Racing Lines: The unbeatable rhythm of old circuits

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One of the many upsides of racing old cars in the UK and Europe is that you sometimes get to do so at old circuits. Much like the machinery, they are throwbacks to another era. Typically charming, unique in character and almost always old-school in their provision for run-off (Goodwood being the prime example), they are a totally different experience from modern circuits.

Part of that is of course due to safety considerations, but modern circuits are also designed for an altogether grippier breed of car: machines that are quick in different places to those conceived and raced before slicks and wings changed the sport.

It’s this that accounts for their differing rhythm. One born of classical curves with varying radii that suit cars with more grunt than grip, balanced by high-speed straights and some tight, technical corners to create additional overtaking opportunities. 

Dijon-Prenois is a perfect example – a compact, looping fairground ride of twists and turns, linked by a humdinger of a last corner that feeds onto a long, long straight. In the age of Balance of Performance it’s hard to imagine a 1.6-litre, 180bhp Lotus Elan and a 4.7-litre, 400+bhp Shelby Cobra setting similar times anywhere, yet Dijon creates its own kind of parity. And having driven the circuit in both those cars I know that it doesn’t come at the expense of fun in either.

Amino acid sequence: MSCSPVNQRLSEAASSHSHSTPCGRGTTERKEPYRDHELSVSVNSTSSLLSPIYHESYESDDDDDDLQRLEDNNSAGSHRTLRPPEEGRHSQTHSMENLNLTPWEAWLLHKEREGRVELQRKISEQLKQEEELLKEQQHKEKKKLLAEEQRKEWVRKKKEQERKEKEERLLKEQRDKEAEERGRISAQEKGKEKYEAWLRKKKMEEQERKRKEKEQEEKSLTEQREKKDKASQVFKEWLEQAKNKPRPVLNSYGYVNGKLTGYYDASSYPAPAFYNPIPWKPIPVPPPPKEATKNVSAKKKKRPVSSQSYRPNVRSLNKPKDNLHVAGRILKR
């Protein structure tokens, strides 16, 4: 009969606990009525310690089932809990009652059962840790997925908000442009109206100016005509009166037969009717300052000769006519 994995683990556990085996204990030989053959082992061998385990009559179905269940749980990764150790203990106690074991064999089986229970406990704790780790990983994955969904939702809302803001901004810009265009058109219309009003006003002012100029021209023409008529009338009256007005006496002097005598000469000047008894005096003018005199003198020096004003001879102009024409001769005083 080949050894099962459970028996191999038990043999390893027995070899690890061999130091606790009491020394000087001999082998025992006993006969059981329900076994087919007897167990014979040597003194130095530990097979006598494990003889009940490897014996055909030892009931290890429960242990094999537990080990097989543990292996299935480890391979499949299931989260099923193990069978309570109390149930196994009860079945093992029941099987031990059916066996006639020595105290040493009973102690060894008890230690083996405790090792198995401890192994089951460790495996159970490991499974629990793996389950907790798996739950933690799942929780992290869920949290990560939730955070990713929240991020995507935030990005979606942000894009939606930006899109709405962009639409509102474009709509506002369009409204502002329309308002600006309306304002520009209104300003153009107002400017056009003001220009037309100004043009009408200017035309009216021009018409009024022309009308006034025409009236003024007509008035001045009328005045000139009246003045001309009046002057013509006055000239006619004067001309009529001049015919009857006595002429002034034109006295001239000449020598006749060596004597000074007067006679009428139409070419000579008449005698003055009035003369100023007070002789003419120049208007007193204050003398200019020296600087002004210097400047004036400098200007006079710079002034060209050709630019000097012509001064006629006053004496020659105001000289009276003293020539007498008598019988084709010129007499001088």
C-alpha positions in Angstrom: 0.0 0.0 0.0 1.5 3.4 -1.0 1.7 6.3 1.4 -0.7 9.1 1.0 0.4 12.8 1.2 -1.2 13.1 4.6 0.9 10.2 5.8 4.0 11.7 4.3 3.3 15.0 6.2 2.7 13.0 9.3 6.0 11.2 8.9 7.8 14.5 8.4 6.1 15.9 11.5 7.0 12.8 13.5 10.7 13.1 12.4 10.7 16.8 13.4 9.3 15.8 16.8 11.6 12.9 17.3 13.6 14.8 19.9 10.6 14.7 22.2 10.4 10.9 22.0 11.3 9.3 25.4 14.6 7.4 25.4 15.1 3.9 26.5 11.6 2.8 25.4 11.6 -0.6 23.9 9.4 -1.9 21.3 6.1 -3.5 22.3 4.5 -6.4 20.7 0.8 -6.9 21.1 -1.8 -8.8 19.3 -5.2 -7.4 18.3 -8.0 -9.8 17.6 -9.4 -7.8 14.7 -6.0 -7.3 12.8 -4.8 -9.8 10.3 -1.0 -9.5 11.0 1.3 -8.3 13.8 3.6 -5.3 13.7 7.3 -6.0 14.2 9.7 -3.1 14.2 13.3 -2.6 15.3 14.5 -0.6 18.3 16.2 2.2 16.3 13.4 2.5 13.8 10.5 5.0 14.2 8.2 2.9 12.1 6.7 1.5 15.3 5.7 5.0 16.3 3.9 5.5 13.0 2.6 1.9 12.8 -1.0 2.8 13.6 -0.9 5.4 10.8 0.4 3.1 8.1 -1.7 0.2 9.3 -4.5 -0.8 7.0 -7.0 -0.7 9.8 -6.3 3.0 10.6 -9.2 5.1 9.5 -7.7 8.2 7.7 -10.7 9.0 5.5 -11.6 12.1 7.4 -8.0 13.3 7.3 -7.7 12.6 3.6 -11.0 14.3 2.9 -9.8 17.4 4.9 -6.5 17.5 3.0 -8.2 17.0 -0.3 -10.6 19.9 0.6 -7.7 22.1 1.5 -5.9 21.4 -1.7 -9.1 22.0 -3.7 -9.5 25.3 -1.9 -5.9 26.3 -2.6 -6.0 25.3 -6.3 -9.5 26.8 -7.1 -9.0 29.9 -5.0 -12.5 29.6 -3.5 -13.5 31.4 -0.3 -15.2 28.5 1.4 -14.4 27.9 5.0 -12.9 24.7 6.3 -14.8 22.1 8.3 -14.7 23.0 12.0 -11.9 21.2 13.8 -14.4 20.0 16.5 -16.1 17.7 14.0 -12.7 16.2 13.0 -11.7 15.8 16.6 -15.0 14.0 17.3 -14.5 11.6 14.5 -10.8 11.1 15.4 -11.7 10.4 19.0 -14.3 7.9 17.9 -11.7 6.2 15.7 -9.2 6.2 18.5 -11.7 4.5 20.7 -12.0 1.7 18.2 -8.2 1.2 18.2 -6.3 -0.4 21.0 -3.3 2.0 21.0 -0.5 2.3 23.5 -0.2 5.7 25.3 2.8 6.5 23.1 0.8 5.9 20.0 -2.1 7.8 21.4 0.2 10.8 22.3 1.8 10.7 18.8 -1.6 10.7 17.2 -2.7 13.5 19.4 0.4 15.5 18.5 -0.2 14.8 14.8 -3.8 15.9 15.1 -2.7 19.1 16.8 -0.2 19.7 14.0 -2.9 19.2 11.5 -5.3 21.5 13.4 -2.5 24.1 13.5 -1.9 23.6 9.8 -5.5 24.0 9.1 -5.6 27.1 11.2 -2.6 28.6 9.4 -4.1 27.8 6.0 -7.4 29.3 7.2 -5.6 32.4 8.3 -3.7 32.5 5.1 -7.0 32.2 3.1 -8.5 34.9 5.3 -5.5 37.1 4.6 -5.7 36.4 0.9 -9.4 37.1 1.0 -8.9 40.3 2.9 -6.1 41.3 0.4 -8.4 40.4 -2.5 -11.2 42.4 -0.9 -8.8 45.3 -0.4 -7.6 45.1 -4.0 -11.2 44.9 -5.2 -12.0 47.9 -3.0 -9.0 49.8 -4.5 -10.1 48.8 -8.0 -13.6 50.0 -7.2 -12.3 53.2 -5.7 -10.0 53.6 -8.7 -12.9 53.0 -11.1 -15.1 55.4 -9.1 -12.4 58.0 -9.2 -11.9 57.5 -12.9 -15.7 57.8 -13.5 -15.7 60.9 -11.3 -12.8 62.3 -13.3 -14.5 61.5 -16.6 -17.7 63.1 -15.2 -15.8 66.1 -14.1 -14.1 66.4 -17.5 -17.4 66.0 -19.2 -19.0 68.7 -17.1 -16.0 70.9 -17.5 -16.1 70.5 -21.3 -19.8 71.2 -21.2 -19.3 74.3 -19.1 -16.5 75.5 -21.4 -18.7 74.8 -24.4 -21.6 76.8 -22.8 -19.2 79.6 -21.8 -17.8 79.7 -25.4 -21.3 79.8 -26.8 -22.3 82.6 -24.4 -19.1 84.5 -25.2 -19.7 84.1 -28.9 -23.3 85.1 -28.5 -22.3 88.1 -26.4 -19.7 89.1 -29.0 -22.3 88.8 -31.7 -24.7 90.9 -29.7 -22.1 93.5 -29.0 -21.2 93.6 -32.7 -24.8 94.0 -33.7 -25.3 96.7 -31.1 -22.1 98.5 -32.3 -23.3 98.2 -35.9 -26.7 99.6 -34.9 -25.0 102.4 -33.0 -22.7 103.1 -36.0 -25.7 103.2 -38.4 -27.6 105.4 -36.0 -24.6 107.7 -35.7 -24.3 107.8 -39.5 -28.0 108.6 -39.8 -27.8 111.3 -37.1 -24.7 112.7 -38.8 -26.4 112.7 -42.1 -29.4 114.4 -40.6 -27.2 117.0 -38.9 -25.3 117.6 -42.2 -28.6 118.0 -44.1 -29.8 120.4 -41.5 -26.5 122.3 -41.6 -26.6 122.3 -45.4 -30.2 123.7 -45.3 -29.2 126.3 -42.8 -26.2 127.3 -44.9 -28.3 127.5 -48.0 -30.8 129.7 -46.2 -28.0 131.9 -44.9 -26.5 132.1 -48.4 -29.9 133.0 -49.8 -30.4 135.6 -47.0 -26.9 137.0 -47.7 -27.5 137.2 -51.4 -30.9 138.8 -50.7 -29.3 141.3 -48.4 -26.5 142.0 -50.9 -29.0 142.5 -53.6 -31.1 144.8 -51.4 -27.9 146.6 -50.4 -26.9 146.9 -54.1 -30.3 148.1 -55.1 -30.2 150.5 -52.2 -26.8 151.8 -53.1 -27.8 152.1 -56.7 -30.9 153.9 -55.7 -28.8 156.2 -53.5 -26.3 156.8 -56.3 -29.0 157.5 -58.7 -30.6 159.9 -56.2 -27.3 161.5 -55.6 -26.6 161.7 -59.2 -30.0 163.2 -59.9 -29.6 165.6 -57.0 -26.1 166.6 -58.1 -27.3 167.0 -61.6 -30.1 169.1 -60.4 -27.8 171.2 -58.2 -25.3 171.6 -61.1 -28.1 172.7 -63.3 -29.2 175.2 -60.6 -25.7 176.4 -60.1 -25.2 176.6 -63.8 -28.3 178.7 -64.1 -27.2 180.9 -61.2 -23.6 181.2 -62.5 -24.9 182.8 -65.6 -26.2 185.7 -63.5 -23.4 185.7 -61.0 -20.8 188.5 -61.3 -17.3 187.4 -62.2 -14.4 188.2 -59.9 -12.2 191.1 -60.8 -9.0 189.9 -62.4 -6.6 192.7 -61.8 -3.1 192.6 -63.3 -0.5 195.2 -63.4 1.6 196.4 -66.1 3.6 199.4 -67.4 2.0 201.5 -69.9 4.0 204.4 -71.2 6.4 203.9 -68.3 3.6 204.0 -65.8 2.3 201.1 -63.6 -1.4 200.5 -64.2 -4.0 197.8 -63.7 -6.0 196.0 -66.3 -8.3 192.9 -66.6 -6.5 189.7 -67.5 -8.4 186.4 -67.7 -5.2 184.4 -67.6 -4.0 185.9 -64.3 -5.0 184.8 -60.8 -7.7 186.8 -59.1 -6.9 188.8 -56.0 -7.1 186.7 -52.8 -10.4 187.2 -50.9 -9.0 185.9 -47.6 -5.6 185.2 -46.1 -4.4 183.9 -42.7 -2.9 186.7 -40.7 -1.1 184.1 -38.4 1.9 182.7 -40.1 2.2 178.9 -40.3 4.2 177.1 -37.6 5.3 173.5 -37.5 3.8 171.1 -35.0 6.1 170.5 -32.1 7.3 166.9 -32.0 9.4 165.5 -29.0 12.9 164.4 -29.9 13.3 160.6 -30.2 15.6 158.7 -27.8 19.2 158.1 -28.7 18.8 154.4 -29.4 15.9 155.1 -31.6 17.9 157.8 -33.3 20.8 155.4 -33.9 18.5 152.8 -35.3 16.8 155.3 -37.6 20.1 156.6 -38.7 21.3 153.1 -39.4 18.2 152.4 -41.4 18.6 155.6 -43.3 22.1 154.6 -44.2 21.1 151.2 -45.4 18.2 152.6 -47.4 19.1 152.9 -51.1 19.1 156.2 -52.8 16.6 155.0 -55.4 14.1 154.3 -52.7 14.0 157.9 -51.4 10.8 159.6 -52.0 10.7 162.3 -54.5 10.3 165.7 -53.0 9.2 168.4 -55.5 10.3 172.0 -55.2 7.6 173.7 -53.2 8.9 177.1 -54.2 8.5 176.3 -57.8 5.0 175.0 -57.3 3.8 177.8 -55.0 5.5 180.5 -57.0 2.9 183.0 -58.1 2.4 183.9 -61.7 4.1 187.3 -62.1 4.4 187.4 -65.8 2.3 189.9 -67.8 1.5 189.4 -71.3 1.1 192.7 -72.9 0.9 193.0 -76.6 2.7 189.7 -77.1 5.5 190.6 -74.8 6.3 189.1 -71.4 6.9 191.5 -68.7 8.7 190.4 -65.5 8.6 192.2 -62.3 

Last season I visited two circuits I’d never raced at before: Jarama, Spain and Imola, Italy. Actually I’d never even been to Jarama before, and only visited Imola once; at a Lamborghini driver training day (I was there as a journalist, not an owner!) just a few years after the bleak San Marino GP weekend in which Roland Ratzenberger and Ayrton Senna lost their lives.

Both these circuits are in the most unlikely locations: Jarama sandwiched in a sliver of wasteland between the main motorway out of Madrid and a gated community of houses; Imola in tranquil parkland slap bang in the middle of town.

Jarama was designed in the mid-1960s (before the advent of slicks and true downforce) by John Hugenholtz, who also penned Suzuka and Zandvoort. Opened in 1967 it hosted nine World Championship Grands Prix. The last in 1981 is remembered for Gilles Villeneuve holding back potentially faster rivals in his cumbersome, Ferrari 126CK, the Scuderia’s first turbo Grand Prix car. In the heyday of ground effects, it’s no wonder Villeneuve created a roadblock around the tight and narrow track to take what would be his final victory. But in cars with only mechanical grip it’s a fantastic place to race – the long straight and uphill climb allowing big bangers (I was in a Mk3B Lola T70) to romp away, only for the more agile cars to hunt them down in the twisty sections. I loved it, despite losing out to Martin O’Connell’s lighter 2.0-litre Chevron B19.  

Imola has a very different atmosphere – as regal and tranquil as Jarama is scrubby and urban – but a similar blend of extreme speed, technical turns and unforgiving confines present a sizeable challenge. After the season-opener at Jarama I was looking forward to ending the season with another new (old) circuit, but feared the T70 would feel several sizes too big. 

With a championship title in the balance (we had to win the race to take Peter Auto’s Classic Endurance Racing 1 title) I was certain the repeated braking efforts into tight chicanes would once more leave the big V8 Lola easy prey for the light and nimble 2.0-litre Chevrons and Lolas.